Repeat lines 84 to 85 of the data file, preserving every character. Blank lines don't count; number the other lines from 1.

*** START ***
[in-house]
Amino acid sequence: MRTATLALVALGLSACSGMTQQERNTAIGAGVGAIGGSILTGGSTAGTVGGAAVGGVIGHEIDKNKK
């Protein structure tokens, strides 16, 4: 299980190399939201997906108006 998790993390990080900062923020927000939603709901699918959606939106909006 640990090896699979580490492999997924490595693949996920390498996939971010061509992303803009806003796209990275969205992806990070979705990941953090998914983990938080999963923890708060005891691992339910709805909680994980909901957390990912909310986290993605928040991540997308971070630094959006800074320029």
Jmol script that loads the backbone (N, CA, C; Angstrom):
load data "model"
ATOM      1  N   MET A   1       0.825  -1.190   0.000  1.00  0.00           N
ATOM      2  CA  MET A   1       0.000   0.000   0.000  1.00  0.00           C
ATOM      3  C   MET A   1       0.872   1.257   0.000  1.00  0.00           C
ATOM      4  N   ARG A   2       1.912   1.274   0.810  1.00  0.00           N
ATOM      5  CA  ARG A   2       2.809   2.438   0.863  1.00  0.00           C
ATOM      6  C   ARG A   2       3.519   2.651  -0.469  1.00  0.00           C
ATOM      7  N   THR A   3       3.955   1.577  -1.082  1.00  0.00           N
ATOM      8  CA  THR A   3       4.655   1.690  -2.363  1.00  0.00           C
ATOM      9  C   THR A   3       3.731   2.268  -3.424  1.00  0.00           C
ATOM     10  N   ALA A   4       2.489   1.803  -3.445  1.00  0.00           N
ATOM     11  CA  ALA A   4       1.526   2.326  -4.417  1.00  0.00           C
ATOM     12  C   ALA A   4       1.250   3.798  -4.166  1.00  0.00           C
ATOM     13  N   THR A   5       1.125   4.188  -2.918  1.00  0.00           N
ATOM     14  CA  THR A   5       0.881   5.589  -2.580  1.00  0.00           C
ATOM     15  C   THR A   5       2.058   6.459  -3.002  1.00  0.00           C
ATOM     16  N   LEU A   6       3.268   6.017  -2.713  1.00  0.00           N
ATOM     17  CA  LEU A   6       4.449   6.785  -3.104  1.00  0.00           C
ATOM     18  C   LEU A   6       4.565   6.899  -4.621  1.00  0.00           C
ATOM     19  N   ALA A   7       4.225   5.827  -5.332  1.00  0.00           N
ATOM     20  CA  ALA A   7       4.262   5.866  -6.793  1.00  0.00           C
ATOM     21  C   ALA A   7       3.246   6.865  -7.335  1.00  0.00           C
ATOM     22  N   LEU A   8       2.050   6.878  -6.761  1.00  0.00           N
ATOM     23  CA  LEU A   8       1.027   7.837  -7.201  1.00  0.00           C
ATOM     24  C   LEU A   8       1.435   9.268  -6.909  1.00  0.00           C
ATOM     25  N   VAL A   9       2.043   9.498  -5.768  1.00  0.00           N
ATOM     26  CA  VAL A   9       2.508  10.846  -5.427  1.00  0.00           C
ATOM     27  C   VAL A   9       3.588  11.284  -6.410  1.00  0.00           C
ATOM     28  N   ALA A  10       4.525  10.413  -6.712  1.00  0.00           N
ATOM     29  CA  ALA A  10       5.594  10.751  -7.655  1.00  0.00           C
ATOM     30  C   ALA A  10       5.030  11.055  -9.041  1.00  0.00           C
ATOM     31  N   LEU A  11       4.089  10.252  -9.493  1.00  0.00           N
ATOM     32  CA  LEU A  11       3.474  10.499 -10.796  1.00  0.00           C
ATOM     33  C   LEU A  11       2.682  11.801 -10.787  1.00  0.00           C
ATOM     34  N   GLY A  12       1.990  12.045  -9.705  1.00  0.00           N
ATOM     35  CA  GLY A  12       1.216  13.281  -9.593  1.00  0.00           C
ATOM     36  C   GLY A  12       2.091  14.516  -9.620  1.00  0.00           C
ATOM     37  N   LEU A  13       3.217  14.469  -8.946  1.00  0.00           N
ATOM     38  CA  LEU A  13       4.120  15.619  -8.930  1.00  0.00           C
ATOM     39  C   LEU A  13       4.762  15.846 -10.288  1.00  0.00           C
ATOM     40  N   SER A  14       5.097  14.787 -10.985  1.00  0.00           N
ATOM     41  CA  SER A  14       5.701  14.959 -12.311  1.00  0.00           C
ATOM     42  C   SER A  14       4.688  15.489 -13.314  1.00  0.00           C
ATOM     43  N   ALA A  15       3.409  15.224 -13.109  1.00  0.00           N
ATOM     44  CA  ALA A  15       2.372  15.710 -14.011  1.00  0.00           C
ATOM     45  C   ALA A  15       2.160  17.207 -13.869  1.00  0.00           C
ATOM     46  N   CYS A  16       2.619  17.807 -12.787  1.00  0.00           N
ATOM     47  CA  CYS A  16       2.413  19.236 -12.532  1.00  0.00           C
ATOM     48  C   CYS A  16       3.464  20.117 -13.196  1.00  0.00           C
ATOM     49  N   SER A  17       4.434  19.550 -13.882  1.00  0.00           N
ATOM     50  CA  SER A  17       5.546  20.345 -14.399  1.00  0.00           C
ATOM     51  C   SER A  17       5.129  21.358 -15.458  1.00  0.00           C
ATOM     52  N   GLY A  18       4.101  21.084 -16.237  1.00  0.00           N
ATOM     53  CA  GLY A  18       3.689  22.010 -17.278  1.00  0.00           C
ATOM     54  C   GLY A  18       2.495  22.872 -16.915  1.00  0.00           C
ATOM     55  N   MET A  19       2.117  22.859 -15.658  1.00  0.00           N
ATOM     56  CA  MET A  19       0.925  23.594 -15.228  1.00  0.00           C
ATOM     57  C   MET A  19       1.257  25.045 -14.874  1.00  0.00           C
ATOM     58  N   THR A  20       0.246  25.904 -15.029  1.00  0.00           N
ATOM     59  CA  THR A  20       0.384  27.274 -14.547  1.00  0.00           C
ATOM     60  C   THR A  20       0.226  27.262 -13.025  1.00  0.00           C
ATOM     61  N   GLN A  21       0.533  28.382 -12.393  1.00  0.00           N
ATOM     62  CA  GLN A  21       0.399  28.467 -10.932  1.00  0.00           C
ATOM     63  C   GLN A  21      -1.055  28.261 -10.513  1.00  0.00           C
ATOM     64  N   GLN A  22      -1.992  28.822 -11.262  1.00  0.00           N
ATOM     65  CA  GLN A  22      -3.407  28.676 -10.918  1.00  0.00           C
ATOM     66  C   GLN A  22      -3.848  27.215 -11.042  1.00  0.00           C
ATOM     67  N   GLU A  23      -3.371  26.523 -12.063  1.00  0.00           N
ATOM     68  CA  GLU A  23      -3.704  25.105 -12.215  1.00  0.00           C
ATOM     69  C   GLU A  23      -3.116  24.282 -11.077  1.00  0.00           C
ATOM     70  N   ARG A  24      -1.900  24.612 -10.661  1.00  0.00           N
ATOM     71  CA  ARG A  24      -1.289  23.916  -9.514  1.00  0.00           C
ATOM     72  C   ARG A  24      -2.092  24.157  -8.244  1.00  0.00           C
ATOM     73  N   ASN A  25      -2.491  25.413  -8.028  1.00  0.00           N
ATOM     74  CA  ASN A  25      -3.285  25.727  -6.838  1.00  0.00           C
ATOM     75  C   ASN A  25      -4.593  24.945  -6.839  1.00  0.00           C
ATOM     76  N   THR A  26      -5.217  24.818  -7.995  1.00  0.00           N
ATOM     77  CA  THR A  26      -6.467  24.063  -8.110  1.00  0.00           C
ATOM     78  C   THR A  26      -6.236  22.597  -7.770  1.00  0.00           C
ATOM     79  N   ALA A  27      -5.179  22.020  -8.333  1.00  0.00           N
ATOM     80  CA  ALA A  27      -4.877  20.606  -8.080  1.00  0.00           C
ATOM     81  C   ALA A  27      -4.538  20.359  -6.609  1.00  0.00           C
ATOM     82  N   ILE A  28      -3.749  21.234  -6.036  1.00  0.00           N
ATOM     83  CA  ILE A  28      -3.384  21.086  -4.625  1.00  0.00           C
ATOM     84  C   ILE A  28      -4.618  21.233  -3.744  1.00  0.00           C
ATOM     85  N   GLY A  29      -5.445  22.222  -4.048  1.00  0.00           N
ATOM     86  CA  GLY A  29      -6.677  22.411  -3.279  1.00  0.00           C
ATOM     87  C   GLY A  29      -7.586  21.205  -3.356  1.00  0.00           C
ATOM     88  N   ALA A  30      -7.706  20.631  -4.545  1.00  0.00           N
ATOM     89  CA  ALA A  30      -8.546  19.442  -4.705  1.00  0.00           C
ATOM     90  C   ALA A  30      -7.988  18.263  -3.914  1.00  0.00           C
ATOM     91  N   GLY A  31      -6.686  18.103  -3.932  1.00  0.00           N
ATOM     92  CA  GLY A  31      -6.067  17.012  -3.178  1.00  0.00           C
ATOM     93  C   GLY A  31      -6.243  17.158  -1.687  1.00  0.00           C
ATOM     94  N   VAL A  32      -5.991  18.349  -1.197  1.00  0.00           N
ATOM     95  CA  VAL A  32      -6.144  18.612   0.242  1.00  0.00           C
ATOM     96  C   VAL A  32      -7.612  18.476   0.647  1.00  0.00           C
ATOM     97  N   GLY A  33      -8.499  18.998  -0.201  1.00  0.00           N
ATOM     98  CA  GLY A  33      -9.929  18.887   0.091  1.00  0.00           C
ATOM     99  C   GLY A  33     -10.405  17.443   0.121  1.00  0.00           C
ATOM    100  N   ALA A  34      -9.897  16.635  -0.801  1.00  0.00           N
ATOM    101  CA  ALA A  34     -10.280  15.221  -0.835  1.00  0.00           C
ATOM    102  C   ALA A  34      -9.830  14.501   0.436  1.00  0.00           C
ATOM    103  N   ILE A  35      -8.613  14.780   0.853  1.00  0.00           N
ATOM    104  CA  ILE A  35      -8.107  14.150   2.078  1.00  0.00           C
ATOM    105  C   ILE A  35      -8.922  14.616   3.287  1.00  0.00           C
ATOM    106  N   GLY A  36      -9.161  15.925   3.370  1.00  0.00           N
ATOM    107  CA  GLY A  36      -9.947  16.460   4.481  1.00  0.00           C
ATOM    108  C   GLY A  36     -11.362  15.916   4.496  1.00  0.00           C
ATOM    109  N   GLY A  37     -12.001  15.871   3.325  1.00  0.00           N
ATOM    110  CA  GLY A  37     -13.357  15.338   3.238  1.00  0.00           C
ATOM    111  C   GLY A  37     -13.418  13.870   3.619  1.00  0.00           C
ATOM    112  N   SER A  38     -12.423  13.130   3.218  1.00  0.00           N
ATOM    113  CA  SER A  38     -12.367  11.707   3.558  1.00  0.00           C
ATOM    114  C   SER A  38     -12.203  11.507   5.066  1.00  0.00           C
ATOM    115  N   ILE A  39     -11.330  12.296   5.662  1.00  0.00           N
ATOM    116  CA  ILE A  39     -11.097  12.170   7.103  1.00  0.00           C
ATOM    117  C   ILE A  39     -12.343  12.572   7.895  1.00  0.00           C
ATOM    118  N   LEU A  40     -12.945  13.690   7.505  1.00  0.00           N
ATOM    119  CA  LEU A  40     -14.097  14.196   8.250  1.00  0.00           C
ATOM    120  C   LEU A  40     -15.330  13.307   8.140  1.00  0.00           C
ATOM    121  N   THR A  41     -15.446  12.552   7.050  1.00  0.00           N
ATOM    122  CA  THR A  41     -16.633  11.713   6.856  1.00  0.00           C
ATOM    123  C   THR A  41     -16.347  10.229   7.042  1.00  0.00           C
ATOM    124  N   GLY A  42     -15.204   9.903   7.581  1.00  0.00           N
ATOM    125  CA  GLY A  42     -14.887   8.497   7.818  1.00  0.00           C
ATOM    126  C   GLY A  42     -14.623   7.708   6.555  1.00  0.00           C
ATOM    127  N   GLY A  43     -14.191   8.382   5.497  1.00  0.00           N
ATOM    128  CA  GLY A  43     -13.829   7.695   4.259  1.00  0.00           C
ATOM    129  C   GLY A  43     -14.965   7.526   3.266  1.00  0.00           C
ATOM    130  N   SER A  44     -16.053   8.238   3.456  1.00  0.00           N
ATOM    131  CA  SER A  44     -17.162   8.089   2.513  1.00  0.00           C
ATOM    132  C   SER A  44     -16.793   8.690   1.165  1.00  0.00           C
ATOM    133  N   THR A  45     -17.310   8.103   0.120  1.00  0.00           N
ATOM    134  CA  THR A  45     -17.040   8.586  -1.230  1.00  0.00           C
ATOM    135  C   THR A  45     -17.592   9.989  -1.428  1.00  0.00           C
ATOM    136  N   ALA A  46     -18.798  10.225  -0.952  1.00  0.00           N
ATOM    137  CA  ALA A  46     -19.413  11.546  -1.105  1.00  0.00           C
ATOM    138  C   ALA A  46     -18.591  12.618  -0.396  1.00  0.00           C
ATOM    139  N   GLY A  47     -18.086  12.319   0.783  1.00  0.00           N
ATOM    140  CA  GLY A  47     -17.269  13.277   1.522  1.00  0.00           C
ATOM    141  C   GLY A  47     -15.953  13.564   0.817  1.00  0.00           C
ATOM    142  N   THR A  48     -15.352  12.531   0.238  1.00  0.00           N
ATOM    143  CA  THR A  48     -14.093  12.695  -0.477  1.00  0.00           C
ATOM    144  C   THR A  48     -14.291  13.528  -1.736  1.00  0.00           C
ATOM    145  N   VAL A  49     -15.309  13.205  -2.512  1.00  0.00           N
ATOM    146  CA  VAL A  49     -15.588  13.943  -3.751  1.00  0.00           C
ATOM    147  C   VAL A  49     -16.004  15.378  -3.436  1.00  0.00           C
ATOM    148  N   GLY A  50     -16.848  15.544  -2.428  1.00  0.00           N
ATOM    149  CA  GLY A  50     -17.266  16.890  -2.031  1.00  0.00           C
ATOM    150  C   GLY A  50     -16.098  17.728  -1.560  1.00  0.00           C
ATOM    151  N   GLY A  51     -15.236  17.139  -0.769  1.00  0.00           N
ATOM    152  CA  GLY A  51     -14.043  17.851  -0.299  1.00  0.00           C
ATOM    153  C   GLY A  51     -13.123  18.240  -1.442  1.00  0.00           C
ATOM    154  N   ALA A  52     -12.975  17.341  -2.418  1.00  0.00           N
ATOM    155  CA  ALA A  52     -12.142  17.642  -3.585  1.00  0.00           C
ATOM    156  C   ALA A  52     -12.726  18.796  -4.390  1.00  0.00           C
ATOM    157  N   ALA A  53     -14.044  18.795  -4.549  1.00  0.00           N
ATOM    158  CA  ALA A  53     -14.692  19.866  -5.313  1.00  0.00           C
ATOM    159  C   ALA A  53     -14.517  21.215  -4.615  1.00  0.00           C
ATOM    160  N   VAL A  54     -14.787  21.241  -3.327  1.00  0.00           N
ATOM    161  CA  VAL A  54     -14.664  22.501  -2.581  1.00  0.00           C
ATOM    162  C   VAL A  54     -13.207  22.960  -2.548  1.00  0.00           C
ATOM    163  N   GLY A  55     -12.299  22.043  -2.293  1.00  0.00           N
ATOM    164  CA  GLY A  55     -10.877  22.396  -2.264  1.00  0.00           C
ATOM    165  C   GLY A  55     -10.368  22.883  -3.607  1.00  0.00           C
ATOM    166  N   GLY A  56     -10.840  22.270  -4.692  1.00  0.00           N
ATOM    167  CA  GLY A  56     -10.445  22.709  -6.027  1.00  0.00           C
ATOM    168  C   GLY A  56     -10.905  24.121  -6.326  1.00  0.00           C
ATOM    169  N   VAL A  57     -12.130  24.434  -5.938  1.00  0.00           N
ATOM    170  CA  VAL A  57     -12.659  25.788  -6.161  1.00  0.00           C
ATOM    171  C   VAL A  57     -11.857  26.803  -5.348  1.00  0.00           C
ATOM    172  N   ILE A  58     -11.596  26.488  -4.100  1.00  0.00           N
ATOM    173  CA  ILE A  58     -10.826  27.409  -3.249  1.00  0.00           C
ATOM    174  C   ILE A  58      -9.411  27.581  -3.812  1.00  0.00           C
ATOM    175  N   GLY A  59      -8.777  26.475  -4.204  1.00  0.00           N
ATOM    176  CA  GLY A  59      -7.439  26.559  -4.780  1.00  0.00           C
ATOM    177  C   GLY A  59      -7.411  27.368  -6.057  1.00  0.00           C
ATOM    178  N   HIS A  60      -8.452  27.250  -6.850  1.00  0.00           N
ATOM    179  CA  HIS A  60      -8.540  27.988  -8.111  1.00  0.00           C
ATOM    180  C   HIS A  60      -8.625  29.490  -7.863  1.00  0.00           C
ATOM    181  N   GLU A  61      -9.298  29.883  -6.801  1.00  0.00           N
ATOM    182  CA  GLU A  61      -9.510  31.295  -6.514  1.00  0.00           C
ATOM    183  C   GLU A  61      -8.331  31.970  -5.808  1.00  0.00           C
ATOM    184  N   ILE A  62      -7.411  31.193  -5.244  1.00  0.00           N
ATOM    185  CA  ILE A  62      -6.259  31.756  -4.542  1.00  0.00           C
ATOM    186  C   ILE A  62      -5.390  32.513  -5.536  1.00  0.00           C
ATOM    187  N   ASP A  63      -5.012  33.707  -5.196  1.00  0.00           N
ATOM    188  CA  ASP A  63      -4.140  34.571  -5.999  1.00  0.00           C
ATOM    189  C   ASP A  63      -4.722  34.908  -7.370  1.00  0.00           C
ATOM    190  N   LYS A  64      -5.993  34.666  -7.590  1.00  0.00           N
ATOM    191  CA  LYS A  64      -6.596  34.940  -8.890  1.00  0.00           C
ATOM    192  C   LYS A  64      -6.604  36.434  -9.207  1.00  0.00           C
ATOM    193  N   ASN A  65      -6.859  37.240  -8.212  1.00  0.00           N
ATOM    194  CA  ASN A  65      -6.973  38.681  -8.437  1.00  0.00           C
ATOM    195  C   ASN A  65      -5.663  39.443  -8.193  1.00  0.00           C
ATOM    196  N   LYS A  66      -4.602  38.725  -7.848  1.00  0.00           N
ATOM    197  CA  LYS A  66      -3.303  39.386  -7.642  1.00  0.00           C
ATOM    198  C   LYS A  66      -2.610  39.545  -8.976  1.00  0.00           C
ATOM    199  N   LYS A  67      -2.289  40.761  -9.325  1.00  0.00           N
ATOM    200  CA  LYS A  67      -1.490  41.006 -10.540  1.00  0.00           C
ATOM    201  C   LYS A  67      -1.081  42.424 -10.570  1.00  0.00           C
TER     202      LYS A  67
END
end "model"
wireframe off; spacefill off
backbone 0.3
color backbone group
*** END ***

ATOM     79  N   ALA A  27      -5.179  22.020  -8.333  1.00  0.00           N
ATOM     80  CA  ALA A  27      -4.877  20.606  -8.080  1.00  0.00           C